While first time conversion rates continued to hold their own in December at 85.5%, data from Manheim highlights the impact of supply and demand on average prices achieved at auction.
The final month of the year was also marked by marginally older, higher mileage vehicles, with average mileage up 9% year-on-year and 0.2% month-on-month to 38,406 miles.
With wholesale volumes in the fleet sector up, this has had significant impact on the figures as it closed 2019, with average prices down 4.8% year-on-year and 8.6% on November.
Always a quieter month, December was particularly impacted by the decision of several vendors to hold onto stock until the new year; however, seasonal demand has also reduced in line with supply, said Cox Automotive.
Philip Nothard, customer insight and strategy director for Cox Automotive, explained: “The past 12-months has provided fleet operators with a slightly strange business environment in which replacement cycles have been shifted, policy has been fluid and taxation unclear.
“Without clarity as to the future direction of company car tax, for example, many fleets have been loath to make decisions about replacement fleets.
“More so than ever before, the consumer market has been impacted by politics, policy and legislation, with buying patterns disrupted significantly across the High Street as well as for big ticket items like vehicles and housing.
“Until more is known about the impact of the new UK Government’s decisions on savings, investments, asset values and disposable incomes, we can expect retail to remain volatile.”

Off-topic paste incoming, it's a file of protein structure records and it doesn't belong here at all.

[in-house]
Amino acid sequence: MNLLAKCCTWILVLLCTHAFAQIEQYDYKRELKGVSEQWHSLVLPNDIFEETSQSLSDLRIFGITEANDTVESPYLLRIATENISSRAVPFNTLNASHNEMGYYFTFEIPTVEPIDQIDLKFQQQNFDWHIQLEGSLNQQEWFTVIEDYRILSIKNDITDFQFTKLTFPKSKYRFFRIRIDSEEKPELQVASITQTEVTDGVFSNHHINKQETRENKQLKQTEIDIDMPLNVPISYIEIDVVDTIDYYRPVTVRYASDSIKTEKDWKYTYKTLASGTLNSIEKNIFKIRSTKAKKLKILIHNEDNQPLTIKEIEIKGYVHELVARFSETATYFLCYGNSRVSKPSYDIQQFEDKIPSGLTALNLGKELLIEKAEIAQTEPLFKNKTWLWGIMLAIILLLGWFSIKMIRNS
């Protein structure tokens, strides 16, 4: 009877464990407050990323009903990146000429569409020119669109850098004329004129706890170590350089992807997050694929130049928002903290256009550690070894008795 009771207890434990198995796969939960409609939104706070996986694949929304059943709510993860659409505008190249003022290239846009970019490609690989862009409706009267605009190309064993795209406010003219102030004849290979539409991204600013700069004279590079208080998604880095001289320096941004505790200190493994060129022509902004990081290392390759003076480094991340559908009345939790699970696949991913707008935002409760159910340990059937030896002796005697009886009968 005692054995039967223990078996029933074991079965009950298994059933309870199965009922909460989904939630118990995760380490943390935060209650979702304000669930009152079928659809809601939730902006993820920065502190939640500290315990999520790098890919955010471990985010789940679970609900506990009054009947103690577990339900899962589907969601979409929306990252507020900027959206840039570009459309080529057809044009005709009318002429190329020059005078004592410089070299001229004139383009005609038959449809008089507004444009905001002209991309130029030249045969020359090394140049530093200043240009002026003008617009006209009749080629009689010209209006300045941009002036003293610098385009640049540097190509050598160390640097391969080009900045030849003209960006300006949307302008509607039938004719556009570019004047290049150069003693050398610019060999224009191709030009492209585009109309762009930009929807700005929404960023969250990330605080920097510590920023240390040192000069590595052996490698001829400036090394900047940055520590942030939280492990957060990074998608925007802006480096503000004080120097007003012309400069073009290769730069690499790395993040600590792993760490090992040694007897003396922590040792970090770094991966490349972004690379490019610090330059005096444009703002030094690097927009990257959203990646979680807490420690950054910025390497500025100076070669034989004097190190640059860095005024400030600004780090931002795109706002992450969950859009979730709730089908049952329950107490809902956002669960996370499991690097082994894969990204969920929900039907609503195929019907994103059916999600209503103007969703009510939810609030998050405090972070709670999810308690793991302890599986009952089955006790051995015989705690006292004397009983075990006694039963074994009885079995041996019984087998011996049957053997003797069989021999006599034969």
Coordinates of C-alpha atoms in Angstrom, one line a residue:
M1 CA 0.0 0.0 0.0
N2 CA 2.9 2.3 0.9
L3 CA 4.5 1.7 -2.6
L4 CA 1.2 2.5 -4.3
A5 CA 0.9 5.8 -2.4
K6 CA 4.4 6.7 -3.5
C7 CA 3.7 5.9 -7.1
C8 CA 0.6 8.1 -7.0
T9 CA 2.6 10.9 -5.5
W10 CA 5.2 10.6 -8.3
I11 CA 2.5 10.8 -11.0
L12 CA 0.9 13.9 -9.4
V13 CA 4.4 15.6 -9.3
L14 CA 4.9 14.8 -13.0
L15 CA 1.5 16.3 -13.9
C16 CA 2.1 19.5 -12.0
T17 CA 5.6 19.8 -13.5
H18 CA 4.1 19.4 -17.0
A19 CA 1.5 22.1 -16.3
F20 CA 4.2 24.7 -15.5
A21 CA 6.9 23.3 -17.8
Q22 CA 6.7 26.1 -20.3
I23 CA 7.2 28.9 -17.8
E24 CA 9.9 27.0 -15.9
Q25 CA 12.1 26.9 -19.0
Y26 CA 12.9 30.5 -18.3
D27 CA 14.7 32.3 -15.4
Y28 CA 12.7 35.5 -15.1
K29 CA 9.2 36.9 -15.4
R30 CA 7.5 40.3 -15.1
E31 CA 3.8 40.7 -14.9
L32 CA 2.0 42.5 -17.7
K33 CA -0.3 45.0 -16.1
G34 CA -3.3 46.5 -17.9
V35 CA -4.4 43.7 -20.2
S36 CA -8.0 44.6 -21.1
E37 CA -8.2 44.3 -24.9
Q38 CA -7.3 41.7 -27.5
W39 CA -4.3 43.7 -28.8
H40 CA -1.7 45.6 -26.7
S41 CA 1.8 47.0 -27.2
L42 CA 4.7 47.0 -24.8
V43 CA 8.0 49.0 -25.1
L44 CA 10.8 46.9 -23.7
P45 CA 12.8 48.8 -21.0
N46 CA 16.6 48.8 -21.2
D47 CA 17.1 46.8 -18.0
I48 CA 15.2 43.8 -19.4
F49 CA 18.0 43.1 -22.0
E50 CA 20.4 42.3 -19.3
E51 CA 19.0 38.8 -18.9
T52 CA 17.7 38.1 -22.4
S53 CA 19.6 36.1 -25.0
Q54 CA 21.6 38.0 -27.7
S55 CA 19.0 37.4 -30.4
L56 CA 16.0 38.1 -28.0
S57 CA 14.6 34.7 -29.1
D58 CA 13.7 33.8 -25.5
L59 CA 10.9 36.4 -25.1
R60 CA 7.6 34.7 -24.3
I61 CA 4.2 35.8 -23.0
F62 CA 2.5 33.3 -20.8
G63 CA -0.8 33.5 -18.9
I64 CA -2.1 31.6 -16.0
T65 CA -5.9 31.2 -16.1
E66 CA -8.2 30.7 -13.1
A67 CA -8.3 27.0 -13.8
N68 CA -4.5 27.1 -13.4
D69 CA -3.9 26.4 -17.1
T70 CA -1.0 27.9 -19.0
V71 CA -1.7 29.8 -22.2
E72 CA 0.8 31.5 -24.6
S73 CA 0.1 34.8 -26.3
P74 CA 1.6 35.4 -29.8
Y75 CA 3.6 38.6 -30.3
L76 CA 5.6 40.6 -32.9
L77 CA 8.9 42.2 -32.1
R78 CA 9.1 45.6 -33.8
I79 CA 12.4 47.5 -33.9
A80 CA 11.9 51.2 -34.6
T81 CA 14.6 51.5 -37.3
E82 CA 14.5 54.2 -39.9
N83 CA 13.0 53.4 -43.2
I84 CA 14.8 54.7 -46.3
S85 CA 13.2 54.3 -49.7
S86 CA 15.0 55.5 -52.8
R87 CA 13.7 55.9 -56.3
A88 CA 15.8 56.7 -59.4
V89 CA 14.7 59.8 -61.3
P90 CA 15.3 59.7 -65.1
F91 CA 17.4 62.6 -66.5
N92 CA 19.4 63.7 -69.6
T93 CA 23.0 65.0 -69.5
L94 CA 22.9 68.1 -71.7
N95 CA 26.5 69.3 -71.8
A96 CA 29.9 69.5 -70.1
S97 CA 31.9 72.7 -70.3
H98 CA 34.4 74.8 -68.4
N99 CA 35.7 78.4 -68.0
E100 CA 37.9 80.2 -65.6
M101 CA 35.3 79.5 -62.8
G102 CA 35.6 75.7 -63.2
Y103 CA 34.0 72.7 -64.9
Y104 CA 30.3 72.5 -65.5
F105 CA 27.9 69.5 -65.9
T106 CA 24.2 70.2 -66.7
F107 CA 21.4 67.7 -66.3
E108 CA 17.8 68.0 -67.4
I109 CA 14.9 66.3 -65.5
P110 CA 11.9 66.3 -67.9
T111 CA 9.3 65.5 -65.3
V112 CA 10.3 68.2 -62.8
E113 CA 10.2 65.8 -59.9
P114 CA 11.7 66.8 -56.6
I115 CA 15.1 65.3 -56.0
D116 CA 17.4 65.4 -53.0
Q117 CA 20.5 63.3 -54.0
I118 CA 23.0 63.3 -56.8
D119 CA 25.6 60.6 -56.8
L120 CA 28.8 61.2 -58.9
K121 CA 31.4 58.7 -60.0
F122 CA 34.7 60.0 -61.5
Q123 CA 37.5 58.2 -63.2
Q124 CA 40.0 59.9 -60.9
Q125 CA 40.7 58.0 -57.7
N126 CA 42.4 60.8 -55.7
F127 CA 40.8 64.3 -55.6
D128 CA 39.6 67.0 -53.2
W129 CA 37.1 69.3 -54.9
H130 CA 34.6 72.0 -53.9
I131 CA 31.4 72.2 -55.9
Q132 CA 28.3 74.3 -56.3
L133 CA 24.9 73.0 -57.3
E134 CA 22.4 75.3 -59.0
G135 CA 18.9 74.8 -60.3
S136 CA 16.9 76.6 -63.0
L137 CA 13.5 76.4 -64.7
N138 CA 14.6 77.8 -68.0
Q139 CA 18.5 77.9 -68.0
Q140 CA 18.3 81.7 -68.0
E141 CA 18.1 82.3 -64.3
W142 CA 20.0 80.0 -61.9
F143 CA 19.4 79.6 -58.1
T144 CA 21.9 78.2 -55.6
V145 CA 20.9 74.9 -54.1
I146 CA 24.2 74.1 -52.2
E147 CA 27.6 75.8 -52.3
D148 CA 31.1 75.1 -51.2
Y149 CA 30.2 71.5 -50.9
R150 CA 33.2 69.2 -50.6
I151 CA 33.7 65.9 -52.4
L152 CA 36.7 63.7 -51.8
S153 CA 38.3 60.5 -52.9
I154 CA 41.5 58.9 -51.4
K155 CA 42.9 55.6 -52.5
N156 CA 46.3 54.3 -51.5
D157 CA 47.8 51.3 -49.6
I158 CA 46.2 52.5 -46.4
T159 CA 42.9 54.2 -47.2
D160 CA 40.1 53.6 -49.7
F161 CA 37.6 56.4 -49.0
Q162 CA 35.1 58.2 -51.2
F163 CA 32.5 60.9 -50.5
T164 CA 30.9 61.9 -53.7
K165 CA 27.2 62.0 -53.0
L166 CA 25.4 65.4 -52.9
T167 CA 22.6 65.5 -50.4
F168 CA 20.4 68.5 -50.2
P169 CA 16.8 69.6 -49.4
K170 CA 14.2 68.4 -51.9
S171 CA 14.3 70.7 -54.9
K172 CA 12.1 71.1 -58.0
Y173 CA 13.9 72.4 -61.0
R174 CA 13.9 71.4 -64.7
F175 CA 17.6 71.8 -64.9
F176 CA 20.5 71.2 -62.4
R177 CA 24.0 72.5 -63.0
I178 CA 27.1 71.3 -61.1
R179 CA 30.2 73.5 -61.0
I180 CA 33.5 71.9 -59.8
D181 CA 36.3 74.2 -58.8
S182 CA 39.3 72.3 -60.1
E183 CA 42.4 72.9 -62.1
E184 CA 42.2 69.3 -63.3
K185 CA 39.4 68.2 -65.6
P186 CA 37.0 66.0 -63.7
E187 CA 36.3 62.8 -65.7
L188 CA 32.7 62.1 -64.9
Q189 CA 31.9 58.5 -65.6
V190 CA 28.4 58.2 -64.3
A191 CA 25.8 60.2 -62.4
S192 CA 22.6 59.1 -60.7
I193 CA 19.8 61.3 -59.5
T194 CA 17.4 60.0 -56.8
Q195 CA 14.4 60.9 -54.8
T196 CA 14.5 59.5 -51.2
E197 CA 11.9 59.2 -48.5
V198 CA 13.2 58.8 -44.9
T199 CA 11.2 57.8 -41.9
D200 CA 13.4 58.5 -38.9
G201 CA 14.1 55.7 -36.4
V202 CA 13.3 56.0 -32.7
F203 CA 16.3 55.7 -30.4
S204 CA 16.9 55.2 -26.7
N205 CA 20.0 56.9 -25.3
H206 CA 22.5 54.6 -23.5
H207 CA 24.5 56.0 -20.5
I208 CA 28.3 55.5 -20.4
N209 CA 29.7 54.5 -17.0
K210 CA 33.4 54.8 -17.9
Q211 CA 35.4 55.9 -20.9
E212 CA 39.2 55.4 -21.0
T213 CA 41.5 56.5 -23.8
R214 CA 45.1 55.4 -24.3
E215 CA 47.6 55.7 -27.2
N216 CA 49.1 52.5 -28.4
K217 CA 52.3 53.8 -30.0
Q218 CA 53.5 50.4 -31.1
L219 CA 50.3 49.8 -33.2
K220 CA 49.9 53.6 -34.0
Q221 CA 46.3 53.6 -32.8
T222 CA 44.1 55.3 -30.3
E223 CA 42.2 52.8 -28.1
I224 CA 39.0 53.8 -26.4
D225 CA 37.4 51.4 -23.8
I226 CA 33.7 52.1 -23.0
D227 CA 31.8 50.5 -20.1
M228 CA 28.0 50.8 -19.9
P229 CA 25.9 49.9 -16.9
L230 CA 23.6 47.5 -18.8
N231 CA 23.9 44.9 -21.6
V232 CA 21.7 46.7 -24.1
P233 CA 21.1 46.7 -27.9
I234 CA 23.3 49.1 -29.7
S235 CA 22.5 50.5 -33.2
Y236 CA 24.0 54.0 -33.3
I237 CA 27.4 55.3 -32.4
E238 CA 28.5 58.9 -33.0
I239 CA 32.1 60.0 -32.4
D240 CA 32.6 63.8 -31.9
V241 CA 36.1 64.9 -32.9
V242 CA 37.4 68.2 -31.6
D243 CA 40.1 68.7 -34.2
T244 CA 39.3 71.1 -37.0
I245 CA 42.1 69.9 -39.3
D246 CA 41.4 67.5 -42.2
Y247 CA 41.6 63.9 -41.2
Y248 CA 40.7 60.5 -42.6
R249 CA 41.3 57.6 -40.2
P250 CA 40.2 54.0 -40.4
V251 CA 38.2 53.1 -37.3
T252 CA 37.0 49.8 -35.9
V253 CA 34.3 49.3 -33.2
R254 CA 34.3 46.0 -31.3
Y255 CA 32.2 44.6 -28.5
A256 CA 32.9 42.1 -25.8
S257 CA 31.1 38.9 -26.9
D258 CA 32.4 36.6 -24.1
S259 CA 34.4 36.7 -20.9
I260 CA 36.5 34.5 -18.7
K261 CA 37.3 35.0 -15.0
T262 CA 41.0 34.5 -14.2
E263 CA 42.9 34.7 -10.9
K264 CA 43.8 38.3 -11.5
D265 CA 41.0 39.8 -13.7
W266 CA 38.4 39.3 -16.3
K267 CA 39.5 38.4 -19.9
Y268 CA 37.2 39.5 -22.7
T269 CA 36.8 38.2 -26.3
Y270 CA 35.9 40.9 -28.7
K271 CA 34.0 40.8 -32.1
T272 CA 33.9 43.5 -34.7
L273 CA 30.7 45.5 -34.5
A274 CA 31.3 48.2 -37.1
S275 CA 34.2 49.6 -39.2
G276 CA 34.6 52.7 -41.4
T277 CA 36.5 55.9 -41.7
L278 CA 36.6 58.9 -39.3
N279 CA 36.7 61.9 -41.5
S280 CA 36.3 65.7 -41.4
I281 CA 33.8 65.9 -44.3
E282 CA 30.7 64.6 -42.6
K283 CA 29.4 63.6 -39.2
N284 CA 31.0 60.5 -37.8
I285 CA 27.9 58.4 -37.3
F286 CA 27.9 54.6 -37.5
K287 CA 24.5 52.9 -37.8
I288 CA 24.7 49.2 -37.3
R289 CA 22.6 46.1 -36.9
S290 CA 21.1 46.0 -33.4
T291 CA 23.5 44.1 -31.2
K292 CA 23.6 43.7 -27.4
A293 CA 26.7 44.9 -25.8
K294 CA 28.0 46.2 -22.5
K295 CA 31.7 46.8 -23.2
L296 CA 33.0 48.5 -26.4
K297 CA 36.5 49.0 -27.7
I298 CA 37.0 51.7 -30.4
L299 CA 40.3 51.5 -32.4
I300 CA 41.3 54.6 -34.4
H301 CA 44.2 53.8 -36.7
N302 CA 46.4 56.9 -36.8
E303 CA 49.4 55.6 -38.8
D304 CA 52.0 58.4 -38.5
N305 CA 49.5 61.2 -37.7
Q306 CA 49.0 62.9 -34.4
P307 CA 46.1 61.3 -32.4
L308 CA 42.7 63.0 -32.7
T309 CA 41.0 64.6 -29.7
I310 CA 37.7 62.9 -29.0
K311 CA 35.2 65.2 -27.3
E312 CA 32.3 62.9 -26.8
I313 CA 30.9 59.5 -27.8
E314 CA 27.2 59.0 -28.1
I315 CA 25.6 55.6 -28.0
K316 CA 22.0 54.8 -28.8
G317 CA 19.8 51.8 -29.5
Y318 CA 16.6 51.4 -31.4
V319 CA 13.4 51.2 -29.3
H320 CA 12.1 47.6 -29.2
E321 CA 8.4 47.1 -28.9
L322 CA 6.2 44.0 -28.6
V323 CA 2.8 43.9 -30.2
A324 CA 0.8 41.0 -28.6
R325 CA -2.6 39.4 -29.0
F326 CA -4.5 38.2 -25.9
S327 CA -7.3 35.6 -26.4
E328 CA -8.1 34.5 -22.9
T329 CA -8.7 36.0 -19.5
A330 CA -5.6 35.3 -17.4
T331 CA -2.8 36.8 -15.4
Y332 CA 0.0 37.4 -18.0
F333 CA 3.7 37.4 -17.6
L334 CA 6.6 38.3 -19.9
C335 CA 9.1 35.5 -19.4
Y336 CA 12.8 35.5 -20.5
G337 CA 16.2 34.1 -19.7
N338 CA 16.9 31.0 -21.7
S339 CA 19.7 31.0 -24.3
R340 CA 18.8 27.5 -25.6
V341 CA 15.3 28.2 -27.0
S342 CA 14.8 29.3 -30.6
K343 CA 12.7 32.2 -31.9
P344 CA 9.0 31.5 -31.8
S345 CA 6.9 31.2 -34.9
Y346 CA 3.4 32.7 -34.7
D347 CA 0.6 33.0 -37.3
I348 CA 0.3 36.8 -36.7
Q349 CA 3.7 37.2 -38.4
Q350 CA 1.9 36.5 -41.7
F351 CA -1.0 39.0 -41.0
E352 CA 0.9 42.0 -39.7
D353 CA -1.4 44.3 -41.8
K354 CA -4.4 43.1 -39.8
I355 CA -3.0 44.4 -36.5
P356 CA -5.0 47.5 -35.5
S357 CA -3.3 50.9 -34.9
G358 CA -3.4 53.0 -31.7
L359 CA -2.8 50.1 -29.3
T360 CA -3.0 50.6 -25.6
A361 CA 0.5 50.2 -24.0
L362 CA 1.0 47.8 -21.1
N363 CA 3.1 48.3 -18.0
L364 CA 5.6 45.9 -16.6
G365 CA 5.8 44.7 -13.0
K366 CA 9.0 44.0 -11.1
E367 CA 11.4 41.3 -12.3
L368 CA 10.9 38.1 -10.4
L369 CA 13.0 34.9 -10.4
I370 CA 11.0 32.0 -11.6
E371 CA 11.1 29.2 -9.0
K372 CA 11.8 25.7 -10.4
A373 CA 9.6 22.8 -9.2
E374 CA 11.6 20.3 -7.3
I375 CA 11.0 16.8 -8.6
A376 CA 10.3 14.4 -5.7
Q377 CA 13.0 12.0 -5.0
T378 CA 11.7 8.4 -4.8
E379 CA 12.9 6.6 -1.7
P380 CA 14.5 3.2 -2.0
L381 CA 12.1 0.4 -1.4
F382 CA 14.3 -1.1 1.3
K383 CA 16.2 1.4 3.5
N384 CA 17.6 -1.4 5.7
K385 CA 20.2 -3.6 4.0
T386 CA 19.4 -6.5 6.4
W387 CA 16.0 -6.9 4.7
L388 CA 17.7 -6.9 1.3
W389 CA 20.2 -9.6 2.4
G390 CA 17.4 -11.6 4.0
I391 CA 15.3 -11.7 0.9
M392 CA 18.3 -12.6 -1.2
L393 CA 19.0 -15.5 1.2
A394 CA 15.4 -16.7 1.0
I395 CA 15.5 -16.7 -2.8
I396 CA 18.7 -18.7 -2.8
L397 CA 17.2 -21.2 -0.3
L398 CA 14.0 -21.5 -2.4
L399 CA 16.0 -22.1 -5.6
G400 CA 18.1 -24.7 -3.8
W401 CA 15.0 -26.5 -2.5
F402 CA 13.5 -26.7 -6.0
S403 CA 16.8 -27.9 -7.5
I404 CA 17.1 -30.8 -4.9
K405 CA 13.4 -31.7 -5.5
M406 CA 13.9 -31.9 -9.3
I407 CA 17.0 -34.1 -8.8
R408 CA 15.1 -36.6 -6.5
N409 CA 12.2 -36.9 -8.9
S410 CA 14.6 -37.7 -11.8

While the headline figure from the Society of Motor Manufacturers and Traders (SMMT) for 2019 was a 2.4% decline in new car registrations for the year; December, traditionally the quietest month, saw significant levels of activity, up 3.4% overall and with several brands marking 20-40% growth.
Nothard continued: “While several announcements have been made over recent months to minimise the uncertainty in the markets, it remains to be seen what impact the new Government will have on the business environment. However, we can be fairly certain that further change is coming.”
Looking ahead to 2020, Nothard expects the recent implementation of the CAFE legislation and Regulation (EU) 2019/631 to play a significant role in the behaviour of manufacturers, who have to develop on a global scale, with increased emphasis on reducing carbon emissions and a focus on meeting stringent 2021 targets.
He said: “Understandably, many manufacturers are putting significant investment behind the development and launch of their electric vehicle (EV) models over the coming months and years.
“However, taking the eye off the ball of the current line-up, coupled with lack of supply for some of the newer hybrid and pure EV models, will no doubt cause further uncertainty and lack of clarity.”